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AWADmail Issue 206April 23, 2006
A Weekly Compendium of Feedback on the Words in A.Word.A.Day and Other Interesting Tidbits about Words and Languages
From: Blake Stacey (blake.staceyATens-lyon.fr)
Those of us who grew up with the comic strip "Calvin and Hobbes" probably remember the time the two main characters were reading a book together, and Calvin said, "It says here that 'Religion is the opiate of the masses.' What do you suppose THAT means?"
In the next panel, the family TV was thinking to itself, "It means Karl Marx hadn't seen anything yet."
From: Gordon Balfour Haynes (lexiconATverbivore.com.au)
Television is a very poor substitute for a life.
Not only is "experience" via TV secondhand (and thereby worthless in terms of life- and character-building), but it's rarely real at all.
Its content is either:
1. undisguised fantasy ("How you, too, can live the lives of the rich and famous [and fictional] instead of your own dreary grey existences"), or is
2. "truth" (a.k.a. "news") so dramatised, sensationalised, filtered, and depersonalised that it better qualifies as gratuitous violence, thinly disguised pornography or, even more today, propaganda in "patriotic" clothing, or is
3. advertising (another form of lies and fantasy: "You, too, will be popular if you use our product").
I'm regarded as a fully functional and well informed person, aware of what's going on around me in both micro- and macro-worlds, yet I evicted the tv from my life in 1977 - about 1450 weeks ago. I don't think I've missed anything essential.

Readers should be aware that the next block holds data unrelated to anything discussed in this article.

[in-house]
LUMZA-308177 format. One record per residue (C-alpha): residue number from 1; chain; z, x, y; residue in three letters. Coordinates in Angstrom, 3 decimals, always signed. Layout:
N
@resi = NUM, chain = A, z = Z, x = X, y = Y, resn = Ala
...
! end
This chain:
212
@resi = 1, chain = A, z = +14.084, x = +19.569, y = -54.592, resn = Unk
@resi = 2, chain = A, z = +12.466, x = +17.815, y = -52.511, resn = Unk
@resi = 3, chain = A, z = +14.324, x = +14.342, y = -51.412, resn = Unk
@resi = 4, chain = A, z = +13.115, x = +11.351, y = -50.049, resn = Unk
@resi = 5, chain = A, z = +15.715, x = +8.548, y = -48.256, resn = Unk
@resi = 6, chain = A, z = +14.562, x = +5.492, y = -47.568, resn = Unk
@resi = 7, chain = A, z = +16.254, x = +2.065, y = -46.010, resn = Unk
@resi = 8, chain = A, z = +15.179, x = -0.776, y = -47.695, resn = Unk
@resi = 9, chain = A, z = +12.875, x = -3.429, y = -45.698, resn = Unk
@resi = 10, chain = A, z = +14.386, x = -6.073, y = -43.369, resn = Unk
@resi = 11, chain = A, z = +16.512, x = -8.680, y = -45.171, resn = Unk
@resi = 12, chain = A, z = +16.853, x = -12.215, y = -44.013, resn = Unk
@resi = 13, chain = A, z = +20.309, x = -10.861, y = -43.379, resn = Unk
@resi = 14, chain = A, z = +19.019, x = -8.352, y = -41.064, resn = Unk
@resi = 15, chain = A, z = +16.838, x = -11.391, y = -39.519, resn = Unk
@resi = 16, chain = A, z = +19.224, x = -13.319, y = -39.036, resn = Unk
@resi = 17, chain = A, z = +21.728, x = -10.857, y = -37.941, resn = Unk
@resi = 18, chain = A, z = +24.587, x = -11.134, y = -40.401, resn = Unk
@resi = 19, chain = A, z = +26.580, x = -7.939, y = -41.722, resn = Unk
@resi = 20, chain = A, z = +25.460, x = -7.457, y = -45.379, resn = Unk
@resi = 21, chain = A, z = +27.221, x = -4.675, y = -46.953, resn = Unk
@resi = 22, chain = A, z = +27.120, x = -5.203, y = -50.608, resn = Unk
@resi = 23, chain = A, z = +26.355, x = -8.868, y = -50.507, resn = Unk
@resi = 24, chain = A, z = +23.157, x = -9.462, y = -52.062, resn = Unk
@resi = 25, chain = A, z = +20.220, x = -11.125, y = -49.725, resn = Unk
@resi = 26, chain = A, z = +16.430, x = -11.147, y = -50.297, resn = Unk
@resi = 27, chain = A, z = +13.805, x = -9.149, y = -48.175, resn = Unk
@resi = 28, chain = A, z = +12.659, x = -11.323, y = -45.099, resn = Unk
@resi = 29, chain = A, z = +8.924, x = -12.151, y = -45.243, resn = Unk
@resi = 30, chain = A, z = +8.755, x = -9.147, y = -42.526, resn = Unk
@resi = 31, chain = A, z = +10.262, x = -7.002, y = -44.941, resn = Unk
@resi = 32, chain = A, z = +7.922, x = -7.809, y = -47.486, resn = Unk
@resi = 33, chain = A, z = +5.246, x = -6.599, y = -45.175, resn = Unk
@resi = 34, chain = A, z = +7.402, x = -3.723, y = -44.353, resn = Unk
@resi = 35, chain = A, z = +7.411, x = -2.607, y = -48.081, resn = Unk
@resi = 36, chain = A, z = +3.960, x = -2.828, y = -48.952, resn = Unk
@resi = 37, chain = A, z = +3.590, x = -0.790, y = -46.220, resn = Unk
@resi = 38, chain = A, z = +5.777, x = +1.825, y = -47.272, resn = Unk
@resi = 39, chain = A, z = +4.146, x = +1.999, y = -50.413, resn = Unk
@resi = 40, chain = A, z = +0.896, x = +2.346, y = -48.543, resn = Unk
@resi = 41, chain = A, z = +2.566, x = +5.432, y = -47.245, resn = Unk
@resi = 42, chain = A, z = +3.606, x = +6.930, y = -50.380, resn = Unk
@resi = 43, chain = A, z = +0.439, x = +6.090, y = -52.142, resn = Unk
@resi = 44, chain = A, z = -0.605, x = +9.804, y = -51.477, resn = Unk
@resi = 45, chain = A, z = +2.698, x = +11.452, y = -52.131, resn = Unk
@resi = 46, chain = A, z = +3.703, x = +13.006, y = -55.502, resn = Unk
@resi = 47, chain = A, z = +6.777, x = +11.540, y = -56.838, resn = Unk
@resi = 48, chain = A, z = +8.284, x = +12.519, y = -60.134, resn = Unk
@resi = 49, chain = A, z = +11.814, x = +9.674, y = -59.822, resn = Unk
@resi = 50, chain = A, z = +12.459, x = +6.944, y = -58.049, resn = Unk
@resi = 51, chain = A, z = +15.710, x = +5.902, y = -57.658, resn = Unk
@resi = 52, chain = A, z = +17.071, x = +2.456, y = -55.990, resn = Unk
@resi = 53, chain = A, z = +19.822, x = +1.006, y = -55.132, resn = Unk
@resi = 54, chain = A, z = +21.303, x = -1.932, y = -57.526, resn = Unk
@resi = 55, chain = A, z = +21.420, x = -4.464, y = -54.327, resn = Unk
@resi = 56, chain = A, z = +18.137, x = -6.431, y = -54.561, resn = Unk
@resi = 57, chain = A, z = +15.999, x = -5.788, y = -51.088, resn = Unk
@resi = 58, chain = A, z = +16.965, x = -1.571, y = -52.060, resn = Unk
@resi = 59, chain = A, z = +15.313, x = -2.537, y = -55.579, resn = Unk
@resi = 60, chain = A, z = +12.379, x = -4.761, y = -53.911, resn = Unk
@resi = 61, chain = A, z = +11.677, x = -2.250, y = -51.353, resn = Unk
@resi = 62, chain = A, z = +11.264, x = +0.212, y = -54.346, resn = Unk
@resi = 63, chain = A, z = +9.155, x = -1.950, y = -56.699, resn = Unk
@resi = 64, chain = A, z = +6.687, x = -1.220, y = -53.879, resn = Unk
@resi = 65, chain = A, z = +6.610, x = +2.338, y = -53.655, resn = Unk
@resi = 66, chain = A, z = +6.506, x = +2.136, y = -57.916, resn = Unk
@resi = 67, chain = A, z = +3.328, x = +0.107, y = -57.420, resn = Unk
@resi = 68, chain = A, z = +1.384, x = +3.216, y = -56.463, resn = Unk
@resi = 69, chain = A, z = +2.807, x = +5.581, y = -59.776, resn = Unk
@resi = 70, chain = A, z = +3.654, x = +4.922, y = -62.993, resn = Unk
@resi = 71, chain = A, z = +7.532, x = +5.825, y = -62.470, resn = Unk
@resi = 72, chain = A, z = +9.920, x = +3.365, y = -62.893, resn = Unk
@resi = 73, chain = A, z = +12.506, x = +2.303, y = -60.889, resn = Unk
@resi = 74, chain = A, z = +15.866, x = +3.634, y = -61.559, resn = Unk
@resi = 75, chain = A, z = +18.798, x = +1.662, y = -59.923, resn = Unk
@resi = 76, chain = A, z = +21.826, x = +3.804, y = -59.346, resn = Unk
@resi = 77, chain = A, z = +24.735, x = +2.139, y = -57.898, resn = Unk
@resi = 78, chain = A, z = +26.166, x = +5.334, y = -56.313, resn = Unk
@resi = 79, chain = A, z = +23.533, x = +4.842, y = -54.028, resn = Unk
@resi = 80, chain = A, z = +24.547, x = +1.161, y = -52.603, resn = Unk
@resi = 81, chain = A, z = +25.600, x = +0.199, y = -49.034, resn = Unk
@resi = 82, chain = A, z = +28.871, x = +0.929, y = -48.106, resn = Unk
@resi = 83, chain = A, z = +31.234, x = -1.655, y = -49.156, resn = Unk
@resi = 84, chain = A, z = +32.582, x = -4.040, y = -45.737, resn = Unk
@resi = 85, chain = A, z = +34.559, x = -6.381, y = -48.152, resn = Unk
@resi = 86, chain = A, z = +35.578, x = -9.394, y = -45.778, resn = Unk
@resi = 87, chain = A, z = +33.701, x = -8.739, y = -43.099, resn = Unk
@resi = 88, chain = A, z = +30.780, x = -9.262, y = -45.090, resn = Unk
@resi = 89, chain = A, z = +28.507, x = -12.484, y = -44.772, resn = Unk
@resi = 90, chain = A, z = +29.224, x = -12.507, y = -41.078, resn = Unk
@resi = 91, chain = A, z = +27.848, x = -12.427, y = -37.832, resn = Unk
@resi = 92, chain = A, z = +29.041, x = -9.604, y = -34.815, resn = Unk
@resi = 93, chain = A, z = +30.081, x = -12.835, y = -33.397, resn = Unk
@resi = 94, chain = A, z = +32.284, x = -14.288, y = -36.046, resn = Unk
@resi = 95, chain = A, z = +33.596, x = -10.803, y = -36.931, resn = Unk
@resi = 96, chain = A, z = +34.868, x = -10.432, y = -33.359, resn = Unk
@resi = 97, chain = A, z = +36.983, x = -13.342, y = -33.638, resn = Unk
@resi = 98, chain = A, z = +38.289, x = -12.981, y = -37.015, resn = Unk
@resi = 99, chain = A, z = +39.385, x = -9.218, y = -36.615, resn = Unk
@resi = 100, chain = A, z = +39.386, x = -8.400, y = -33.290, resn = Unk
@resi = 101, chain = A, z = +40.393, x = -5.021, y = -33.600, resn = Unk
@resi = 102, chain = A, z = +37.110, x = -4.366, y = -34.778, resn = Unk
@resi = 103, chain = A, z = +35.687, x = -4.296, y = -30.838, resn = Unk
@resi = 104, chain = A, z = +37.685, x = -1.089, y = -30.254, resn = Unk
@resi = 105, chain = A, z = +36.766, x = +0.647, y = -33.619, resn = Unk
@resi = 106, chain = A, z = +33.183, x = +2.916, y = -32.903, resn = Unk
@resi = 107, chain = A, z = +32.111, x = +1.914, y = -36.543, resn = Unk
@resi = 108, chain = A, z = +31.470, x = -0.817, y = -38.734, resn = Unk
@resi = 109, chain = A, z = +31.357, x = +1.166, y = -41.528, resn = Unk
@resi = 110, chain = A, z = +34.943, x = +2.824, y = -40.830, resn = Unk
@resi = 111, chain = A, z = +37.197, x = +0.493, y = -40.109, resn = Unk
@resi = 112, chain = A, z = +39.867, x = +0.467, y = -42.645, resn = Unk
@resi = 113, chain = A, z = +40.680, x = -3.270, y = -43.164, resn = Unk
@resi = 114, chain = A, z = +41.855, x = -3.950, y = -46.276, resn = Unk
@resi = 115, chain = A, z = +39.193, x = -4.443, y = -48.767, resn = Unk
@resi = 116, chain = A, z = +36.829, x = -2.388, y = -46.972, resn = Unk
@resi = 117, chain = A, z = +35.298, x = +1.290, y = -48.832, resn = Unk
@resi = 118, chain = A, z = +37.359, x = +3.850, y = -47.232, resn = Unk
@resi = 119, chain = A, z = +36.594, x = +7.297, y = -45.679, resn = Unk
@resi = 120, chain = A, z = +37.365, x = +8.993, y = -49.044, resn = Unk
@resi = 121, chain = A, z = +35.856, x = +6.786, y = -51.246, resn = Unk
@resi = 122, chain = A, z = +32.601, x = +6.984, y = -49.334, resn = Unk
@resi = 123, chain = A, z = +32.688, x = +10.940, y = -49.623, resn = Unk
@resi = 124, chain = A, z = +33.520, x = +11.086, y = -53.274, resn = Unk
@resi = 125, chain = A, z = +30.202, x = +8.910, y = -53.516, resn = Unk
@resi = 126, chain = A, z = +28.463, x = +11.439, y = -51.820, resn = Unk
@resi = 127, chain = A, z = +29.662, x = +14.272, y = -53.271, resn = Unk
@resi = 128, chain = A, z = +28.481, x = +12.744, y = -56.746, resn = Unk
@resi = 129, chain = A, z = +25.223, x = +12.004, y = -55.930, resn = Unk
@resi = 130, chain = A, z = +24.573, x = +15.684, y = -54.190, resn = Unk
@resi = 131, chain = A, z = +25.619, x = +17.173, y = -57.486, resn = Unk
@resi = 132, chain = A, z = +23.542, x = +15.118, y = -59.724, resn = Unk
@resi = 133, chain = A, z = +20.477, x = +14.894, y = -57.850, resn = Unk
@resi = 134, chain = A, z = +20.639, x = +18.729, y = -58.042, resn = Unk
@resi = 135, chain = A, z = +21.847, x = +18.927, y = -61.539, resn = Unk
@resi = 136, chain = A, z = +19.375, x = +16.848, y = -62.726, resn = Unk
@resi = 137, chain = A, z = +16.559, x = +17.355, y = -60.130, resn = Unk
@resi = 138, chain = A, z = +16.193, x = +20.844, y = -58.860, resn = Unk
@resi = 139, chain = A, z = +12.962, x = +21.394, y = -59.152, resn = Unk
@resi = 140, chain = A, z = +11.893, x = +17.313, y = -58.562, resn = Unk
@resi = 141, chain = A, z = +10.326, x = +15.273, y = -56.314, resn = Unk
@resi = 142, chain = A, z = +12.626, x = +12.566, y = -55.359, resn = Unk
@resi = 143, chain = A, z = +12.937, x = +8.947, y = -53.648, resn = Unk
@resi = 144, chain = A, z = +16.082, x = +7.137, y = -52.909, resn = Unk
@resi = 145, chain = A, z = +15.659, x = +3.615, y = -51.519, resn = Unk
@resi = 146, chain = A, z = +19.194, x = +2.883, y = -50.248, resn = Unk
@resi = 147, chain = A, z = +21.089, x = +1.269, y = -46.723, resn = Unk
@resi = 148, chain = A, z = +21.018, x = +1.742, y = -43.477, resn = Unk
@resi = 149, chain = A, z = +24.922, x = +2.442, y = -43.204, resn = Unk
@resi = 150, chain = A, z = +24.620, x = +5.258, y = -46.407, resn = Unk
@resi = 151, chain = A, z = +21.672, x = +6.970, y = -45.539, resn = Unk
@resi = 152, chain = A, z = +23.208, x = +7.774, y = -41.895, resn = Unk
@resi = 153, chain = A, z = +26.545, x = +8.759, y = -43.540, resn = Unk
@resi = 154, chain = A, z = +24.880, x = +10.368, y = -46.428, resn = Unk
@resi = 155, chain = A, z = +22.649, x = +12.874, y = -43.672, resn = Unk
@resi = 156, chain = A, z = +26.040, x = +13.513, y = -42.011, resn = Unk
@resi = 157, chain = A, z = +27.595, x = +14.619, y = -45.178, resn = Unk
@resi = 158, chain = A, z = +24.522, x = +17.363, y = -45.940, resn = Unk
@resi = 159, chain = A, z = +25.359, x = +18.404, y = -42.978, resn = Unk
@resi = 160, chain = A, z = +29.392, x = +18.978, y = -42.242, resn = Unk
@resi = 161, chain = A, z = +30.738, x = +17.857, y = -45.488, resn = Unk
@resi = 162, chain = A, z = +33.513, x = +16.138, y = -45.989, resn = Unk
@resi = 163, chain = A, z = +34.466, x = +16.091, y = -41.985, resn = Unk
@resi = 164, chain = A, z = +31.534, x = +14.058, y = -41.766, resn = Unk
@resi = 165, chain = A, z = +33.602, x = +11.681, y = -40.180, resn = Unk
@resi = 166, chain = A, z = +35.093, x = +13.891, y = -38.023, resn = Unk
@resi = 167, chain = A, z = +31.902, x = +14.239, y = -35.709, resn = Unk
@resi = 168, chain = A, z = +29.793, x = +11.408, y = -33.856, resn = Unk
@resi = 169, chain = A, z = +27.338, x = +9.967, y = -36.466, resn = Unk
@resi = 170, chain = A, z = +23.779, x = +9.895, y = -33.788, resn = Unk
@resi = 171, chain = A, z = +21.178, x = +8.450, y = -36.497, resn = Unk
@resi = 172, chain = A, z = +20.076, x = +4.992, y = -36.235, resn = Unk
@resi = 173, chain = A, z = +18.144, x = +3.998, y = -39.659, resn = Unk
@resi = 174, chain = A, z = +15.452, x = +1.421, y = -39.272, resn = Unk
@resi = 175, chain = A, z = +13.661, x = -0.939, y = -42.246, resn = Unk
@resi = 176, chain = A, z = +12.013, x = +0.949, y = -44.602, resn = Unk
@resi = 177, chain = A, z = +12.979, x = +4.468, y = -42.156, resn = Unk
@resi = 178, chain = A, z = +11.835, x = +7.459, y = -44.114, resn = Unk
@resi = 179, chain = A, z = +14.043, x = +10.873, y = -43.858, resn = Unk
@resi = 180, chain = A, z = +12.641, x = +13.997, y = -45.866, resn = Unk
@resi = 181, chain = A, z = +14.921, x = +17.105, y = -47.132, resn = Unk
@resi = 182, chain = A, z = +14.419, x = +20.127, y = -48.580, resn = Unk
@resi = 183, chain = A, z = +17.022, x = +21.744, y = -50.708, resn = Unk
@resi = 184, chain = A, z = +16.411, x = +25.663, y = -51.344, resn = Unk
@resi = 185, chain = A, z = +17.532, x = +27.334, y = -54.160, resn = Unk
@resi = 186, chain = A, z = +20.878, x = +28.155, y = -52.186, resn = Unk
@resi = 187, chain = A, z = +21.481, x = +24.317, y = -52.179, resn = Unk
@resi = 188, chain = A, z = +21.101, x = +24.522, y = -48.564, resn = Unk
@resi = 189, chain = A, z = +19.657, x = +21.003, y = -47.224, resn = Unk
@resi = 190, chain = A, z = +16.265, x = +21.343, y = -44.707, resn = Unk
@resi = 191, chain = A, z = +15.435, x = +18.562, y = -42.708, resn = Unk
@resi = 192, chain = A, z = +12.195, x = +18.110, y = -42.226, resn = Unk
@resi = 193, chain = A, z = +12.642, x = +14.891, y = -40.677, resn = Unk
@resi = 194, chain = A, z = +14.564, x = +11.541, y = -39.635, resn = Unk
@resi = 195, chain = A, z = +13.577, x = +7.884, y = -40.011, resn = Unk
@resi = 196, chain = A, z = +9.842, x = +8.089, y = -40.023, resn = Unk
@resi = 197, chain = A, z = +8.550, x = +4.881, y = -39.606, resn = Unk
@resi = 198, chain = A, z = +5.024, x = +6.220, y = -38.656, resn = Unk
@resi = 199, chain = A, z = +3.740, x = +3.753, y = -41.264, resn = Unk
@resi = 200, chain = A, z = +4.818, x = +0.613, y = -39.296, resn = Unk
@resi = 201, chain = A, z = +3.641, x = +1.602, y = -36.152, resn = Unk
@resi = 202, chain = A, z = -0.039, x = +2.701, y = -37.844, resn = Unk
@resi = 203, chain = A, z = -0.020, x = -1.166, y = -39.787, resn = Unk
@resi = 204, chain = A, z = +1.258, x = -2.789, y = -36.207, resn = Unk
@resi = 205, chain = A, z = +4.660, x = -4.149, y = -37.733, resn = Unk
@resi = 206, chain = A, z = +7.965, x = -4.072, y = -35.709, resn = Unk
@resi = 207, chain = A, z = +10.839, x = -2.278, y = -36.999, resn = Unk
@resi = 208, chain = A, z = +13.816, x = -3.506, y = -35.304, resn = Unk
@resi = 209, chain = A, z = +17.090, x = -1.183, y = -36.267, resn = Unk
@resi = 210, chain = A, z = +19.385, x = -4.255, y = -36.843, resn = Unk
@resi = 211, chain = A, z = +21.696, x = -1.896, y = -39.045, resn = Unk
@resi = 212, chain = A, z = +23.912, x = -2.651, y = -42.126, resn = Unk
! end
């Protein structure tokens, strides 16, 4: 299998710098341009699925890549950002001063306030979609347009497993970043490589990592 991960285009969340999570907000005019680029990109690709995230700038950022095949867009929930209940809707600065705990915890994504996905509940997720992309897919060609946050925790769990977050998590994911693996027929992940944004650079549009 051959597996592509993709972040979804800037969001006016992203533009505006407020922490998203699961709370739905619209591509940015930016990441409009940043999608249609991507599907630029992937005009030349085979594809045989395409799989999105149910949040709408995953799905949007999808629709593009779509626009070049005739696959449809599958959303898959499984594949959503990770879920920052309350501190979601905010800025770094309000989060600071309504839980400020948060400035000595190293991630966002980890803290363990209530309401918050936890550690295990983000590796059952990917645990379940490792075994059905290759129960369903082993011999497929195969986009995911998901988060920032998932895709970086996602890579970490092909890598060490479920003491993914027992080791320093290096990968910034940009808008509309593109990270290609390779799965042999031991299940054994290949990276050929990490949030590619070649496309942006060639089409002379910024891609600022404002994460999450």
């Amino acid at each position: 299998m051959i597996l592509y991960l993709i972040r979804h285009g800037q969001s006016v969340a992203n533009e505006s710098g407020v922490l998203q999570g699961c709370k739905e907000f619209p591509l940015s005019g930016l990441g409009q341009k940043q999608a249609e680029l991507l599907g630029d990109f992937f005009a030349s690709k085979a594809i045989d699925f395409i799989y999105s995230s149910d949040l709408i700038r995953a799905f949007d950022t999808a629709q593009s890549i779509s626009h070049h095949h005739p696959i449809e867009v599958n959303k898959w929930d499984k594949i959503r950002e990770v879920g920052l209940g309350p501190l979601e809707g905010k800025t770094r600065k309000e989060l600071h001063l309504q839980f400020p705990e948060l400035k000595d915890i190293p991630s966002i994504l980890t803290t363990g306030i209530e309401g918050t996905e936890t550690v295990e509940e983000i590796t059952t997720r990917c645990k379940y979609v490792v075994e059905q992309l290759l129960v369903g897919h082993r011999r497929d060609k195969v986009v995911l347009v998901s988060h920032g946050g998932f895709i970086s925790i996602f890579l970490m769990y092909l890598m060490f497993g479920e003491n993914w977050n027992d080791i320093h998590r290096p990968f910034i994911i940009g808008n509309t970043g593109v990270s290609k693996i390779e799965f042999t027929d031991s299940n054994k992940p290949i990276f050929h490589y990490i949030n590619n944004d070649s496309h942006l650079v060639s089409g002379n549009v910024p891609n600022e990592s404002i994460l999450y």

If people can't give up TV for a day - or a week! - then they ought seriously to examine their lives - and go get one (each) of their own. Smoking opium would be far less destructive of lives and brains than the electronic opiate of the masses.
From: Rhana Bazzini (rhanaATatt.net)
It's so easy to criticize TV but like all forms, books included, one must be selective.
I find myself watching C-SPAN quite a bit. There are interviews, forums, lectures that are fascinating and I would never be able to attend. C-SPAN 2 on the weekends is a treasure trove of author/book interviews. I hear of many books that I'd miss if it weren't for their programs.
Also there are many people who are housebound and unable to read for many reasons for whom TV is a wonderful companion.
Now for a confession, I watch "Desperate Housewives". It's a hoot for when one's brain is tired and a brief escape from the real world is in order.
Life is a mix. All things in moderation. Well, o.k., most things.
From: Dave Zobel (zobeldaveATaol.com)
An amazing blender of science and art is Robert Lang (Ph.D. applied physics, Caltech), who has revolutionized origami with his astoundingly complex and beautiful designs.
Most of Lang's creations are folded from uncut sheets of paper, but he's also developed airbag folding patterns, and he's the man who figured out how to squeeze a telescope lens the size of a soccer field into an ordinary rocket.
What would be the word for that -- origarasu, perhaps? (garasu = glass)